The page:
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Title: Generalised particle filters
Author: Li, Kai
ISNI:       0000 0004 2732 4101
Awarding Body: Imperial College London
Current Institution: Imperial College London
Date of Award: 2013
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The ability to analyse, interpret and make inferences about evolving dynamical systems is of great importance in different areas of the world we live in today. Various examples include the control of engineering systems, data assimilation in meteorology, volatility estimation in financial markets, computer vision and vehicle tracking. In general, the dynamical systems are not directly observable, quite often only partial information, which is deteriorated by the presence noise, is available. This naturally leads us to the area of stochastic filtering, which is defined as the estimation of dynamical systems whose trajectory is modelled by a stochastic process called the signal, given the information accumulated from its partial observation. A massive scientific and computational effort is dedicated to the development of various tools for approximating the solution of the filtering problem. Classical PDE methods can be successful, particularly if the state space has low dimensions (one to three). In higher dimensions (up to ten), a class of numerical methods called particle filters have proved the most successful methods to-date. These methods produce approximations of the posterior distribution of the current state of the signal by using the empirical distribution of a cloud of particles that explore the signal’s state space. In this thesis, we discuss a more general class of numerical methods which involve generalised particles, that is, particles that evolve through spaces larger than the signal’s state space. Such generalised particles include Gaussian mixtures, wavelets, orthonormal polynomials, and finite elements in addition to the classical particle methods. This thesis contains a rigorous analysis of the approximation of the solution of the filtering problem using Gaussian mixtures. In particular we deduce the L2-convergence rate and obtain the central limit theorem for the approximating system. Finally, the filtering model associated to the Navier-Stokes equation will be discussed as an example.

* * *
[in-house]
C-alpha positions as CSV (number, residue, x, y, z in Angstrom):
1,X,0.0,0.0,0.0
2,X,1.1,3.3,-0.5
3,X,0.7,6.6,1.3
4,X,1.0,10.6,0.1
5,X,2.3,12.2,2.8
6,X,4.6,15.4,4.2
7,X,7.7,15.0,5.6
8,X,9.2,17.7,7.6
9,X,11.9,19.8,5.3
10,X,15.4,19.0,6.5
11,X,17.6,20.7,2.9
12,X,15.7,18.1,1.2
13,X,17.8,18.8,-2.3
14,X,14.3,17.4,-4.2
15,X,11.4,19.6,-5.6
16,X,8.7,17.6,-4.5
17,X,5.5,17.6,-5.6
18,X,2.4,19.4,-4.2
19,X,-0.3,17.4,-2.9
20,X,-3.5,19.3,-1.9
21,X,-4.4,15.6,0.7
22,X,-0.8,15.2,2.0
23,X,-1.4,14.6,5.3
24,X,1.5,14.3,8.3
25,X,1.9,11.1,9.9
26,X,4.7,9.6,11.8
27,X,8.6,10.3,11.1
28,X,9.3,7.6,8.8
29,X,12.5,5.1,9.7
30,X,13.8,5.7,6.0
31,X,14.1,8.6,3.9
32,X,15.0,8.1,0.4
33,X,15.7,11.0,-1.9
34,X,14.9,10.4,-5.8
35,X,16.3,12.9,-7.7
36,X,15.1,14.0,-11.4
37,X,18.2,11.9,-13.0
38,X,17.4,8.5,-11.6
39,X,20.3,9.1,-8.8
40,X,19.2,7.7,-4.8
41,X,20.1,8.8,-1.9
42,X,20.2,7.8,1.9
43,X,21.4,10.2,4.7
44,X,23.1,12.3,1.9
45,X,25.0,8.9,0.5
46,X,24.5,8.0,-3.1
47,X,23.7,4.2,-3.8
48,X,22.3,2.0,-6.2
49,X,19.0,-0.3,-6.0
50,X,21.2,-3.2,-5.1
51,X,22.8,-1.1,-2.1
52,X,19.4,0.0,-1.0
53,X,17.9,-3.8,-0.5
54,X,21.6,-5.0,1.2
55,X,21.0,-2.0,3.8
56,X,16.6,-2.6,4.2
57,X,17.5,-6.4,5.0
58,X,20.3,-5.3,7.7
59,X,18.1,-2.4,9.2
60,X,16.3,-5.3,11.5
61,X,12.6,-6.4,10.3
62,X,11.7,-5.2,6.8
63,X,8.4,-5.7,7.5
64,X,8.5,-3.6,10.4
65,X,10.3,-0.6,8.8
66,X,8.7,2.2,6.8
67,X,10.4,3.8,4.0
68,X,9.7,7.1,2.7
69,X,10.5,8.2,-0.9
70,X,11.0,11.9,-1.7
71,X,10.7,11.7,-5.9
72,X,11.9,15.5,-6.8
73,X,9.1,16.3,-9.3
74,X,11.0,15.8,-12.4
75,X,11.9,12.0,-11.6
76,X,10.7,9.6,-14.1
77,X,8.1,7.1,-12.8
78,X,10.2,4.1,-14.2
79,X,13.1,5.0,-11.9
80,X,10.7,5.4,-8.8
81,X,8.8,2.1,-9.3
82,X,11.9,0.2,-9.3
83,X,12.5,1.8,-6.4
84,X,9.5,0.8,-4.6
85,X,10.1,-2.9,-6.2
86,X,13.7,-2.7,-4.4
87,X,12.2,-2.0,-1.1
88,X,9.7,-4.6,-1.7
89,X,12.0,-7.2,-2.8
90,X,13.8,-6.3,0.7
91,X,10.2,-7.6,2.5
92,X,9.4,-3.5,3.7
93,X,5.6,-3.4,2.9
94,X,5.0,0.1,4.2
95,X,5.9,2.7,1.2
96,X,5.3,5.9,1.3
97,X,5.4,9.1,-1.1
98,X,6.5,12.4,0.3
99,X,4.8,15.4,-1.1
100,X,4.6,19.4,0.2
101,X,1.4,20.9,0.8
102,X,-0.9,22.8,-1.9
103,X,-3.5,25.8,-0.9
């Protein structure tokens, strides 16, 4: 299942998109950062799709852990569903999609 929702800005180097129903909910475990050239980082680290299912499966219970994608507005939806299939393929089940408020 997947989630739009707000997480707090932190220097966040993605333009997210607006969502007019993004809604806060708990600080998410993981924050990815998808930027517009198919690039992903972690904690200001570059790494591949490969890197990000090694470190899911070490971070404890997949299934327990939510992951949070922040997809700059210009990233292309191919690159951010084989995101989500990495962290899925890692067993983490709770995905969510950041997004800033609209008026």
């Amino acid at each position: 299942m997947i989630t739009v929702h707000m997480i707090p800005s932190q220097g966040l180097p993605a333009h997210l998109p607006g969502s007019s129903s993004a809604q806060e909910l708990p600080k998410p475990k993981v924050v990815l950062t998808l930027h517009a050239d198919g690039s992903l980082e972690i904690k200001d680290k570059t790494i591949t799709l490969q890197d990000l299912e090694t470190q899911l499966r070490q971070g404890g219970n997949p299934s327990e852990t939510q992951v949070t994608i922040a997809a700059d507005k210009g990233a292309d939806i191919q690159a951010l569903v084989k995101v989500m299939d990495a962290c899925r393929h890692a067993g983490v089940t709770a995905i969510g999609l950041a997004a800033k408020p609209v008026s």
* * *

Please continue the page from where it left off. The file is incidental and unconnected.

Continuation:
Supervisor: Crisan, Dan Sponsor: Imperial College London
Qualification Name: Thesis (Ph.D.) Qualification Level: Doctoral